'Dictionary of National Biography' on this some“GOODENING."I am unable to find this word what noted ecclesiastic, it is stated that “ be bore in Webster, or in any dictionary which I have a local Fifeshire name, which is said to be now consulted. It is perhaps a variant of “good-doing"; represented by Kinlocb." I should be greatly but the following extract from the Herts and Essex indebted if the writer would kindly inform Observer of Dec. 31, 1892, will explain its meaning: me on what information this statement is based.
Braughing. — Goodening.– The widows as usual Despite the authority of the editor of the 'Regisobserved their old custom on St. Thomas's Day, and went trum de Dunfermlyn' (see his preface, pp. xi, round the village 'a-goodening. They met with con. xii), I am inclined to think it was a local Lothian siderable success, and a good sum was divided among the
It is an undoubted fact that this parish widows of the parish, who now number thirty-one. The party were headed by an old lady of eighty-six, to this day the southern portion of it bears
was known in early times as Keldeleth, and still in the enjoyment of good health."
THOMAS BIRD. the name Kinleith, evidently a modernized Romford.
form of the word. To give but one instance,[See reply on St. Thomas's Day Custom' in present in the 'Inquisitiones,' under date July 25, 1609, number, p. 94.]
James Foullis of Colinton is served heir to his
father HERALDIC. —What family bears or bore the
terris ecclesiasticis ac gleba ecclesiæ following coat ?—A chevron between three thistle text of the Registrum,' too, is incorporated &
parochialis de Curry, alias Kildleitbe.” In the heads. This coat is impaled (sinister) with Theed, of Backs, on an old seal owned by a member of the taxation roll of the diaconate of Linlithgow, in
which roll the " ecclesia de Keldeleth" appears family. The metals and tinctures are not indicated along with those of Gogar, Halys (Colinton), and on the seal. Please reply direct.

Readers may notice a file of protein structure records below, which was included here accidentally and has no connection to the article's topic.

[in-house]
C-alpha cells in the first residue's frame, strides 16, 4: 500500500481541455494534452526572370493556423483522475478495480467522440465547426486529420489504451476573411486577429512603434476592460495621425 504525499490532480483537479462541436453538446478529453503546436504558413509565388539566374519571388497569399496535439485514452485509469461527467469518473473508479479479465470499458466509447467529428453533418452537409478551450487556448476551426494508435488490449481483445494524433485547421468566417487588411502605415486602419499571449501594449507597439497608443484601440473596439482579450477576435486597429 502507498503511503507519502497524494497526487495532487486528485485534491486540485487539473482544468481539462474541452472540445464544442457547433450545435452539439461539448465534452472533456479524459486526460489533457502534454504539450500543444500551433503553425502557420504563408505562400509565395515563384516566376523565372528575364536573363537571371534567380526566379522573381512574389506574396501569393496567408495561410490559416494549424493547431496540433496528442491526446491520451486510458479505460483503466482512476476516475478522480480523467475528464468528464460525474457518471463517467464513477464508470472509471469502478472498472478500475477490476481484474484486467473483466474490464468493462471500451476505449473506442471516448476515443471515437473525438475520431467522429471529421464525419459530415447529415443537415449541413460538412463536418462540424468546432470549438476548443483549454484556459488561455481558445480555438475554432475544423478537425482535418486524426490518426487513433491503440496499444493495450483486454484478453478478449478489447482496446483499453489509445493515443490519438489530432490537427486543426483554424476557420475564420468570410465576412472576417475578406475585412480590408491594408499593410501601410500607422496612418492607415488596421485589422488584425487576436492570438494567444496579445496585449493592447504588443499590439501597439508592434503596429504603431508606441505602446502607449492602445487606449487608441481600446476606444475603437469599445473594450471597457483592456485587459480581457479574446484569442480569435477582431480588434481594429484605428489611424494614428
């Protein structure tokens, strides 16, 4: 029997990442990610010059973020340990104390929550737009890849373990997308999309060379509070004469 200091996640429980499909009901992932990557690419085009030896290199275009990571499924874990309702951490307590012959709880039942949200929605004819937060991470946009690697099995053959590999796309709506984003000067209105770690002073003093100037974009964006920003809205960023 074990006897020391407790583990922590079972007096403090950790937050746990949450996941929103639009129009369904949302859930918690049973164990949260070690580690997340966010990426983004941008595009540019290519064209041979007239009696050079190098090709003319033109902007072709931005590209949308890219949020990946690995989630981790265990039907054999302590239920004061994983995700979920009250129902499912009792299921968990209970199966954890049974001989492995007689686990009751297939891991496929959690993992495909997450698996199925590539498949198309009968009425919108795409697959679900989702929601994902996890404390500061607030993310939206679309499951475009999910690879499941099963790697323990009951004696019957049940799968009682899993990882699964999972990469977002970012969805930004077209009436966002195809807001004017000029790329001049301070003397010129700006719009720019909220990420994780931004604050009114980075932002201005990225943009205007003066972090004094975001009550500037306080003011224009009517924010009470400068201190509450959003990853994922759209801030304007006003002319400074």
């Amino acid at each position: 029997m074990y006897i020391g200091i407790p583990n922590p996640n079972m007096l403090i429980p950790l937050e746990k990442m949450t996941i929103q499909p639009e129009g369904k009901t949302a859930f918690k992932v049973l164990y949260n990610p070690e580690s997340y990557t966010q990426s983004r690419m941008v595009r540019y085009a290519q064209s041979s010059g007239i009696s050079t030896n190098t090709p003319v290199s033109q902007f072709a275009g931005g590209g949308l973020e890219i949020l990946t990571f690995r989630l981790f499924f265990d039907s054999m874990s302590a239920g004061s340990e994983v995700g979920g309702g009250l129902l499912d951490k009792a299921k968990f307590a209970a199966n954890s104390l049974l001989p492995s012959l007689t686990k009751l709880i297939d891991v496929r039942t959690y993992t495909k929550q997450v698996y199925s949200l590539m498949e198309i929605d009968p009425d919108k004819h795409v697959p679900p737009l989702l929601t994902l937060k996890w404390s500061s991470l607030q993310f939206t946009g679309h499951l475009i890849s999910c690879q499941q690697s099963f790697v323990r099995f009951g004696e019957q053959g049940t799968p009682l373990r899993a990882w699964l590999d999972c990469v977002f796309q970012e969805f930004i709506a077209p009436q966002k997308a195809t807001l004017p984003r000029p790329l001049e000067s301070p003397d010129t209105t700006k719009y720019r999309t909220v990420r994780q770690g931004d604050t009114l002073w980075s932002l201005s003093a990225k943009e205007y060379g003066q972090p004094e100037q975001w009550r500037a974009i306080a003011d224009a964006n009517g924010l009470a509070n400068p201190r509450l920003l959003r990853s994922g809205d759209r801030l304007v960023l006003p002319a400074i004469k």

Ratheu (Ratho), all of them adjoining parishes to Tunstall, Sittingbourne.
Currie. This taxation roll, or something closely
akin to it (for I have not compared them), will also LAMB'S RESIDENCE IN DAlston.—Can any of be found in the Priory of Coldingham' (Surtees your correspondents tell me exactly in which part Society). I shall be grateful to any one who can of Dalston Charles Lamb lived during his short throw further light on the matter ; and as it is not sojourn there? I have traced most of his other one of very general interest, I append my address. wanderings, and should like to ascertain this.
R. B. LANGWILL. MATILDA POLLARD.
Currie, N.B. Belle Vue, Bengeo.
OSSINGTON OR OSENTON.-Can any one say if Damask Rose.—Is there any authority for the he has met with this surname in either of the constantly repeated statement that the damask above forms in any part of England, Kent and
London excepted ? rose was a native of Damascus, and brought therefrom? It is likely enough, but hard to prove.
C. E. GILDERSOME-DICKINSON.
Eden Bridge. The only piece of early information that I can find is in Hakluyt. He says (in a memorandum of his “WILLIAM OF TYRE.” — Is there do handy own) that it was introduced into Eogland at the separate edition of “ William of Tyre" in the Latin beginning of the sixteenth century by Dr. Linaker, original ? Students of bis · Historia Belli Sacri' Henry VII.'s physician, who, however, certainly have actually no choice, but either to recar to the did not go to Damascus for it, his travels having bulky folio of the 'Recueil des Historiens des apparently not been extended beyond Italy, Croisades, published by the “ Académie des InAnother interpretation of the name is at least scriptions" (1844), or to use Migne's 'Patrologie possible. See Shakespeare, Sonnet cxxx. :- Latine,' where it is reprinted in tome 201, upon I have seen roses damask'd red and white,
“double-column pages," as a mere appendix to where “damasked” means “ of various colour," Arnulfi Opera Omnia. Truly the great conas in embroidered or figured damask silk.
temporary historian of the first century of the C. B. MOUNT. Crusades is no unworthy object to be rendered
more accessible to the student by a separate critical “ MEMBER OF PARLIAMENT.”—I should be glad edition of the original text.
H. KREBS. if any of your correspondents could assist me to Oxford.